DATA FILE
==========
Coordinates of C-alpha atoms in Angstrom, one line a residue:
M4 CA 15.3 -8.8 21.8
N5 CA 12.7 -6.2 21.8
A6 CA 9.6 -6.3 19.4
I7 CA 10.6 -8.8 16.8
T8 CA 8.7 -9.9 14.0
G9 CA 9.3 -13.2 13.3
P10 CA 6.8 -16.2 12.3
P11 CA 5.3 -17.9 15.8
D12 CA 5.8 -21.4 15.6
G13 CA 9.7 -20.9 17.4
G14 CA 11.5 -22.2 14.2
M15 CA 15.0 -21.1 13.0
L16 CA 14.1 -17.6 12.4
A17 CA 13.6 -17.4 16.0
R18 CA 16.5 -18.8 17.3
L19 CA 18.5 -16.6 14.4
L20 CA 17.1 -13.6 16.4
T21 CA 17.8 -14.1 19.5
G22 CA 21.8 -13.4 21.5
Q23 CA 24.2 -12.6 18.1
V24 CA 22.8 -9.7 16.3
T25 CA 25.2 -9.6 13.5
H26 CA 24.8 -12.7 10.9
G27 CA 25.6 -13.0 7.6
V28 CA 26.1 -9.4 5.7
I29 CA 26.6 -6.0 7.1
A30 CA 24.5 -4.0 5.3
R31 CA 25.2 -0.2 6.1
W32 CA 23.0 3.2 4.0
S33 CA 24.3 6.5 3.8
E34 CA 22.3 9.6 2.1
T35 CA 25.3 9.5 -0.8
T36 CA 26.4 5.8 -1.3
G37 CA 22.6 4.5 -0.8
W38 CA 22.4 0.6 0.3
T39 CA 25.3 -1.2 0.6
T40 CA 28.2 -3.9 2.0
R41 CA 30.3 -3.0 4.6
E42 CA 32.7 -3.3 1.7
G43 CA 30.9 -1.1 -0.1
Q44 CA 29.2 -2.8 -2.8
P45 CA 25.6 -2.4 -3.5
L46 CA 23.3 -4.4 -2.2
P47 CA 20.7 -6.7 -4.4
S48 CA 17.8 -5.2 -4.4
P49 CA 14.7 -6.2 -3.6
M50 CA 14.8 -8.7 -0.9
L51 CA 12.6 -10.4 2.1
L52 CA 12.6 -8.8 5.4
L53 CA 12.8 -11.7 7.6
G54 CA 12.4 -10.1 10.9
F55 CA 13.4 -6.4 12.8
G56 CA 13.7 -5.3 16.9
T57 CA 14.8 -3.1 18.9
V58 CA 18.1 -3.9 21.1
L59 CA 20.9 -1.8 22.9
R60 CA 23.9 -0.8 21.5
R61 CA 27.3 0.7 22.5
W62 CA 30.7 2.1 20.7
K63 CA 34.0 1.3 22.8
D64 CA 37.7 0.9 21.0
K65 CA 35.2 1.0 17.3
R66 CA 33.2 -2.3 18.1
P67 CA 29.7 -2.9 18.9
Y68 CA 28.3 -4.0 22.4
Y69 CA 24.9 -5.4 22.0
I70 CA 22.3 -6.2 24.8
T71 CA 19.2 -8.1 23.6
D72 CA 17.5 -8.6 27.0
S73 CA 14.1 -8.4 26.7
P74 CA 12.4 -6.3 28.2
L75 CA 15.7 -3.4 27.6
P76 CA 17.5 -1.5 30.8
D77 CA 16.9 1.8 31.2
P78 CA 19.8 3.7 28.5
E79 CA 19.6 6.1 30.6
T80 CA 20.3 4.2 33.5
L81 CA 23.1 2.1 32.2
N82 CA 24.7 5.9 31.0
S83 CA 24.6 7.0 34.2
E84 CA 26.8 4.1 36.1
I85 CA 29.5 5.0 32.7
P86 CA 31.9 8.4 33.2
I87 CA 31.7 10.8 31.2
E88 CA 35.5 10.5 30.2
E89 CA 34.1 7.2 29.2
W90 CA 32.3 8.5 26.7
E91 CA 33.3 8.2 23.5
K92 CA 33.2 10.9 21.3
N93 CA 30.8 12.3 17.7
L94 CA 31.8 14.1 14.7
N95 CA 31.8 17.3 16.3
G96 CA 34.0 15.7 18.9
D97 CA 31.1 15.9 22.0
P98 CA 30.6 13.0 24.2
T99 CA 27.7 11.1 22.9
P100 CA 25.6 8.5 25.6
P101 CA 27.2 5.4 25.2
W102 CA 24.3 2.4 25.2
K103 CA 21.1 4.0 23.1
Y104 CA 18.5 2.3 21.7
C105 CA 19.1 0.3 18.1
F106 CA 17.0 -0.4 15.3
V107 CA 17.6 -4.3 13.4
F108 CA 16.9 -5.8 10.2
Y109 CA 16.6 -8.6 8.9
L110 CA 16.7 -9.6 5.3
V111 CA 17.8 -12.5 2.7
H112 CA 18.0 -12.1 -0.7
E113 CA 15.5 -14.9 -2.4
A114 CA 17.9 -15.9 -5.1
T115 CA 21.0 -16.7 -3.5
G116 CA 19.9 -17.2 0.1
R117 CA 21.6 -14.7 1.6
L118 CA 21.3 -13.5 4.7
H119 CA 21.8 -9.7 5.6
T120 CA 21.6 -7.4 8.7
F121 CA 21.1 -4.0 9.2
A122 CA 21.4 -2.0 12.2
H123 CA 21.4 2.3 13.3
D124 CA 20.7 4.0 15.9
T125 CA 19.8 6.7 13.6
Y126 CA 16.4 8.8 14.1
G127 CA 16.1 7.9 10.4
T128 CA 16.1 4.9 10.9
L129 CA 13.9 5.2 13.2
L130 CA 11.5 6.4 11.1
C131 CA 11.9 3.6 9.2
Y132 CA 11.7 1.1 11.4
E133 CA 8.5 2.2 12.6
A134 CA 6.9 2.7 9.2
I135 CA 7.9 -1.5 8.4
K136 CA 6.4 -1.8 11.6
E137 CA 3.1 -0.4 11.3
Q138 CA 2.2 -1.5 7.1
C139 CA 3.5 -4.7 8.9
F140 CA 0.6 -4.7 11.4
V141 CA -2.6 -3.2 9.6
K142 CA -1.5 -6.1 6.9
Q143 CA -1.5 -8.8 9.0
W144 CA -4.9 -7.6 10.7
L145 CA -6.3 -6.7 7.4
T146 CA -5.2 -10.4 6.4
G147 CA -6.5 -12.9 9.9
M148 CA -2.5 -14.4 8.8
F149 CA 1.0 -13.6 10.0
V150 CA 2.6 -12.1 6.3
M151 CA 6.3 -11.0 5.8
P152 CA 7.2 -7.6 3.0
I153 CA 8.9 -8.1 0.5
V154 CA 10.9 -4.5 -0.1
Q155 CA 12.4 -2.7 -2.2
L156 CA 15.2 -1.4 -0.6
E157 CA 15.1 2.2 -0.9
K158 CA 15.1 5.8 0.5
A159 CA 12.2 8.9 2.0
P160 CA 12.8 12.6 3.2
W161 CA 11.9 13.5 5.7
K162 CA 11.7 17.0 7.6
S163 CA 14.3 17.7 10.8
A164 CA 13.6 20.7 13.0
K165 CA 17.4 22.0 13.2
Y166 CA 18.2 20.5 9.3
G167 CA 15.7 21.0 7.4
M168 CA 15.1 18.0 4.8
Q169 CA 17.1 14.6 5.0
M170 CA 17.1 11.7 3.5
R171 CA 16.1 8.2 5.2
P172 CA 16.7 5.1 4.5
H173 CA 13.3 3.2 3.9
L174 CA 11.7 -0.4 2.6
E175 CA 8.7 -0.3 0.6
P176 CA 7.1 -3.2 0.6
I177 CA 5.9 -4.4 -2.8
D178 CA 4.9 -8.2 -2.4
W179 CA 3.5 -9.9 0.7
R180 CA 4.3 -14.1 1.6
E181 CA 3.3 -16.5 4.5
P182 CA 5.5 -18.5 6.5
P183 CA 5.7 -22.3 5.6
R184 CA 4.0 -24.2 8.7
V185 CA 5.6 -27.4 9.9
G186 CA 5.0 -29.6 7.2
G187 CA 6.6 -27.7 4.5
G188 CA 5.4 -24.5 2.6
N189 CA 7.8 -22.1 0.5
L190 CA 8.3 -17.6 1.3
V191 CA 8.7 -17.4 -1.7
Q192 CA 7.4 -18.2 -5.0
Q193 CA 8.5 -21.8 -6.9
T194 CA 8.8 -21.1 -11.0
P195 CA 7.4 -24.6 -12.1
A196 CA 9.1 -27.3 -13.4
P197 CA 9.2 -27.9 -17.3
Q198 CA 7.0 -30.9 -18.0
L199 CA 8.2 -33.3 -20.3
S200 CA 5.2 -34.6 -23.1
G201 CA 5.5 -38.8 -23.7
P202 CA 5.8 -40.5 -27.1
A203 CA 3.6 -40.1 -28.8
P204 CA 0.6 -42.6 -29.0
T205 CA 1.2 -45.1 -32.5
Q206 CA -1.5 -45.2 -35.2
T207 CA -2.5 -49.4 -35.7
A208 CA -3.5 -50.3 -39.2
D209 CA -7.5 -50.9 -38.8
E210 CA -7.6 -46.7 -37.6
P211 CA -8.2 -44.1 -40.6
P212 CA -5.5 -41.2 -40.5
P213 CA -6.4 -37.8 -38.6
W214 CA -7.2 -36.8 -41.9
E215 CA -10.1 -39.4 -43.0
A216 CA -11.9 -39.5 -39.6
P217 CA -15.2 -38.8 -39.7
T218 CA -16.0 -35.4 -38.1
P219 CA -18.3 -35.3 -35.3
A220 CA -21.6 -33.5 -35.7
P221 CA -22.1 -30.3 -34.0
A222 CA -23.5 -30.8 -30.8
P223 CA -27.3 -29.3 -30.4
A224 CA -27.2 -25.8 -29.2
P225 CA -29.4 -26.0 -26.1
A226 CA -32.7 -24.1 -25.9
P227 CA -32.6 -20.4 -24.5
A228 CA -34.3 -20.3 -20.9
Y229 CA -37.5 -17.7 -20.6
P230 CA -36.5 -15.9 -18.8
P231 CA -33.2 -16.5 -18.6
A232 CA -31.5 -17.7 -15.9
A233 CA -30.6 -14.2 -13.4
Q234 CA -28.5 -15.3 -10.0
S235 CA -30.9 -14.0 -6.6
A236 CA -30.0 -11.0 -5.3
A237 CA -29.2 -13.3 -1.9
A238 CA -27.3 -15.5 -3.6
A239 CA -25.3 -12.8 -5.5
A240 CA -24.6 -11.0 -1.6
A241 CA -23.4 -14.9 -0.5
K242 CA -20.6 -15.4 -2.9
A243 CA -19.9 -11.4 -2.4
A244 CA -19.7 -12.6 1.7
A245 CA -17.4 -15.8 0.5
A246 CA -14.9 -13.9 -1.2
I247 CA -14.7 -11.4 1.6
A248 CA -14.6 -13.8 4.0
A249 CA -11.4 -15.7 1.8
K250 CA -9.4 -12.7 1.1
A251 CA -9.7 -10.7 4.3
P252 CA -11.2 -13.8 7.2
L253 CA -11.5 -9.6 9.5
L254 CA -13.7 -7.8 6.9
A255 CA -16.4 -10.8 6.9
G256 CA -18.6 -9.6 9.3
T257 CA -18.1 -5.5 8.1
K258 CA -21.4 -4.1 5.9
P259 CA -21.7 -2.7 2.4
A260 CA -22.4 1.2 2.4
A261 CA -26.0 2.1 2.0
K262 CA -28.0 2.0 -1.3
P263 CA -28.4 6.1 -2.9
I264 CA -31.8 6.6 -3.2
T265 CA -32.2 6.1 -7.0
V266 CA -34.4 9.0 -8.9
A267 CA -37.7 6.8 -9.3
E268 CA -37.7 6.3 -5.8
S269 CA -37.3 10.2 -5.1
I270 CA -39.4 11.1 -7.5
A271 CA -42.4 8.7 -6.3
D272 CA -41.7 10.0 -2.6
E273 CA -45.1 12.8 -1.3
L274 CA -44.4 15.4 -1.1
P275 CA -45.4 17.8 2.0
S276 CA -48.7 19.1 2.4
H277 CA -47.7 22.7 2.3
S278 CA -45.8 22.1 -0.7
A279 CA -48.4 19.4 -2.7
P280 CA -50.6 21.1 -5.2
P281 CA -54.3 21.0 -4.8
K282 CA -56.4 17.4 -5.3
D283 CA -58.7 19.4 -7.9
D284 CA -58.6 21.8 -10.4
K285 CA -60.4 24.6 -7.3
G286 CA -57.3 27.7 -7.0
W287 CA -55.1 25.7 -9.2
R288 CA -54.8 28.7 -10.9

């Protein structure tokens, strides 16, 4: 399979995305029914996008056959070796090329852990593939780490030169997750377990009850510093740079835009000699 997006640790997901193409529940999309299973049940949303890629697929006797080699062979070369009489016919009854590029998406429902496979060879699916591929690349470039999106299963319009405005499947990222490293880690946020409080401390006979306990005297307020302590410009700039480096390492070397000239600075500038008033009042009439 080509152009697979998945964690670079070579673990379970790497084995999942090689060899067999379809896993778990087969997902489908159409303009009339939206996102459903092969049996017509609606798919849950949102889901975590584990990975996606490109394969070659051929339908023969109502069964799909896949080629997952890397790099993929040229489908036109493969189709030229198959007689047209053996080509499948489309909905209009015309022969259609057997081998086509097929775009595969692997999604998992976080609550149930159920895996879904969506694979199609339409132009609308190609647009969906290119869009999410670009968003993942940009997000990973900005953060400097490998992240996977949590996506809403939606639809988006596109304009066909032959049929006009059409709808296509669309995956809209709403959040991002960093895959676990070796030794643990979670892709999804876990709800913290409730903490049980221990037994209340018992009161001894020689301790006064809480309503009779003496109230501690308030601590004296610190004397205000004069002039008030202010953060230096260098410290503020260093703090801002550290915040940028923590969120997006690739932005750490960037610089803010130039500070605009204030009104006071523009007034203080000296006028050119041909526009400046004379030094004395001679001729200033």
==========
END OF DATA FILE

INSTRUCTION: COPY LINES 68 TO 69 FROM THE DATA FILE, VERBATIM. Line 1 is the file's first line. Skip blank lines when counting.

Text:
I70 CA 22.3 -6.2 24.8
T71 CA 19.2 -8.1 23.6